Hugelkultur means “hill culture” and is not unique to permaculture though it has become a very popular gardening technique in the permaculture community. These garden beds are designed to supply a constant flow of nutrients to your garden for years at a time. They require little watering even in dry months, provide excellent drainage and create valuable microclimates for growing different types of plants.
Here’s how you build a permaculture hugelkultur bed:
First you need a lot of wood. Old construction wood that hasn’t been treated works well, or scraps from tree trimming. Avoid pine, as it is very acidic. The larger the pieces the better.
Dig a trench in the ground, about one foot deep and as wide and long as you like. Lay the largest logs in the ditch. Cover with more logs, then with smaller branches. Make the mound as large as you like or have materials for. Keep in mind that it will shrink over time. Cover the branches with twigs and then a thick layer of manure. Top with straw and cover the entire heap with several inches of soil.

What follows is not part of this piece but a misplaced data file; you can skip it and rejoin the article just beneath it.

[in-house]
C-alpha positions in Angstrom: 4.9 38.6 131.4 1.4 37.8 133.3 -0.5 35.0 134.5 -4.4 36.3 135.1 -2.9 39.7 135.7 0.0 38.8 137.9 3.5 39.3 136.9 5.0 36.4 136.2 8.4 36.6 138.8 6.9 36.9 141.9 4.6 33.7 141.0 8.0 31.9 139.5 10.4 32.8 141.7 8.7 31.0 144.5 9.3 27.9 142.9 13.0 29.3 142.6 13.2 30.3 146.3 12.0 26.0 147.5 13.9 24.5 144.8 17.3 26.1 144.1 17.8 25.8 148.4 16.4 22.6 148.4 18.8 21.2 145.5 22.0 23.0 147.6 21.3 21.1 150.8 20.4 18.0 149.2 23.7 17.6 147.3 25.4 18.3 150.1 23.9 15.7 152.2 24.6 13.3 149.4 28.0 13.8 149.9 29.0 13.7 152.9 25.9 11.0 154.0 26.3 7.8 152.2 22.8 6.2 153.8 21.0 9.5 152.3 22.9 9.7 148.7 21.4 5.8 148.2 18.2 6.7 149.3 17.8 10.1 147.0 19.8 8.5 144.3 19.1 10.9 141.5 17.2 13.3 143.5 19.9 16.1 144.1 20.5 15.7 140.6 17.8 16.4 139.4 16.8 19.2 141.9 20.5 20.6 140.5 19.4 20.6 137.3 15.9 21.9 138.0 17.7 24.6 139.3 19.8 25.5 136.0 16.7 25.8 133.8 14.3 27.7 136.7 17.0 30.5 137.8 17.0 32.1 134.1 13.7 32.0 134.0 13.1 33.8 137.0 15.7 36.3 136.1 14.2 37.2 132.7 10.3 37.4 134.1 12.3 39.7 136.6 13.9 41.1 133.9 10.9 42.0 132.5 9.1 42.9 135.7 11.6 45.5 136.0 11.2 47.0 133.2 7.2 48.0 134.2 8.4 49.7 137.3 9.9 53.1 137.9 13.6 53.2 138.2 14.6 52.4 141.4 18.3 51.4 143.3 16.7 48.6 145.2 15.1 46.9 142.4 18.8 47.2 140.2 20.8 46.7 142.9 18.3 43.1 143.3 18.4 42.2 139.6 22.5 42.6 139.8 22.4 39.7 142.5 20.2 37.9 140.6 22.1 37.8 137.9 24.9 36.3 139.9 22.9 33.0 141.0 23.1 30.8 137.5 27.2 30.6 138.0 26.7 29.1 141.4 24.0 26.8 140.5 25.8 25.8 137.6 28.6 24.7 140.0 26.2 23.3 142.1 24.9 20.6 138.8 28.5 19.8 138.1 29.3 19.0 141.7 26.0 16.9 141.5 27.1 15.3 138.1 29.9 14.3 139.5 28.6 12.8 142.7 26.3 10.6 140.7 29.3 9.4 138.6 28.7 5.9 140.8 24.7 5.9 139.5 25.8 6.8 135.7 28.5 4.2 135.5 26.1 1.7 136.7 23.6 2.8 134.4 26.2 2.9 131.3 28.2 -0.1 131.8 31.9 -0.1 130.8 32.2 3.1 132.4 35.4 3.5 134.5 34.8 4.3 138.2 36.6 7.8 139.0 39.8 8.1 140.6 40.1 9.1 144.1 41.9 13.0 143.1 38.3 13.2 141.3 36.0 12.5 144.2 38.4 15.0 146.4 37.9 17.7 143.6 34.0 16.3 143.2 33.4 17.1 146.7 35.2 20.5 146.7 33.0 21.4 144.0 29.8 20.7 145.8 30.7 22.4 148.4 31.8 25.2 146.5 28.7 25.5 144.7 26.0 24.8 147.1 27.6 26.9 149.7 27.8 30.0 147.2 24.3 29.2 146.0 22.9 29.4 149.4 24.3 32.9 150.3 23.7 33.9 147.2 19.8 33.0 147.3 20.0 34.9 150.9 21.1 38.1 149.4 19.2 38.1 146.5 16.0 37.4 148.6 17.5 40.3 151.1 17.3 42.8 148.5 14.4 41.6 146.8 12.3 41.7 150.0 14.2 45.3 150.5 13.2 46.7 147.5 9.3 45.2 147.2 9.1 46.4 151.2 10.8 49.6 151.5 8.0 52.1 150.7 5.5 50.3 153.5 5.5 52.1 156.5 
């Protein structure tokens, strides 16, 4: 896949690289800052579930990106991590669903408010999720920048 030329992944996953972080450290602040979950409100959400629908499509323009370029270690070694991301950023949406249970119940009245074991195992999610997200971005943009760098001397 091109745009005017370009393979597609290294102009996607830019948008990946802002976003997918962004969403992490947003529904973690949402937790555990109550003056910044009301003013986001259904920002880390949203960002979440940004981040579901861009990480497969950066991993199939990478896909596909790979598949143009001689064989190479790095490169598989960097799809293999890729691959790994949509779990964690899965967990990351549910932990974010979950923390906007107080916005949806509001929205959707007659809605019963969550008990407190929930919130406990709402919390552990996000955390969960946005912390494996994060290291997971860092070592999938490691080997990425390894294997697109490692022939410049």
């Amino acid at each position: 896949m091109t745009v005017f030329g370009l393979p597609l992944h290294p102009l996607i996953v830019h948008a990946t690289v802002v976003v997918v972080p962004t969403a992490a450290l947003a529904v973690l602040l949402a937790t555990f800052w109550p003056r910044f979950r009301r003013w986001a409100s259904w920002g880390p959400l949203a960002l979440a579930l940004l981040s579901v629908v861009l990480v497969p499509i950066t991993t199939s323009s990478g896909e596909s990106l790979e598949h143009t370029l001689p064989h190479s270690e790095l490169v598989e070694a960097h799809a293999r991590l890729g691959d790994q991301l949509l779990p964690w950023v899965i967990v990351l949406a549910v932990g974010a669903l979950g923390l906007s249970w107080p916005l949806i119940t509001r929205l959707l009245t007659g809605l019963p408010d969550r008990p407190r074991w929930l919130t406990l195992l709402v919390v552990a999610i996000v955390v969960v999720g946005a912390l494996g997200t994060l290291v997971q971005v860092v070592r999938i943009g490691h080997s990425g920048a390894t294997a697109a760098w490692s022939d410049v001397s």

You can plant directly into the soil. As the wood decomposes it will slowly release nutrients into the soil. The wood holds moisture, providing a reservoir of water right inside the garden bed. Keep in mind that the first year their won’t be much nitrogen available, so plant legumes. Avoid heavy feeding plants like brassicas until the second or third year.
4. Build a Strawbale Garden
Another non-traditional permaculture garden option is to make a straw-bale bed. There are several ways to go about “soil-less” permaculture gardening with an old bale of straw. Try these two options:
- Plant Directly in the Bale – Place the bale anywhere you like, preferably near the front door if you are going to plant herbs or greens. You can garden with straw bales anywhere. Try it on the rooftop, in your driveway or in that strip of land between the sidewalk and the street.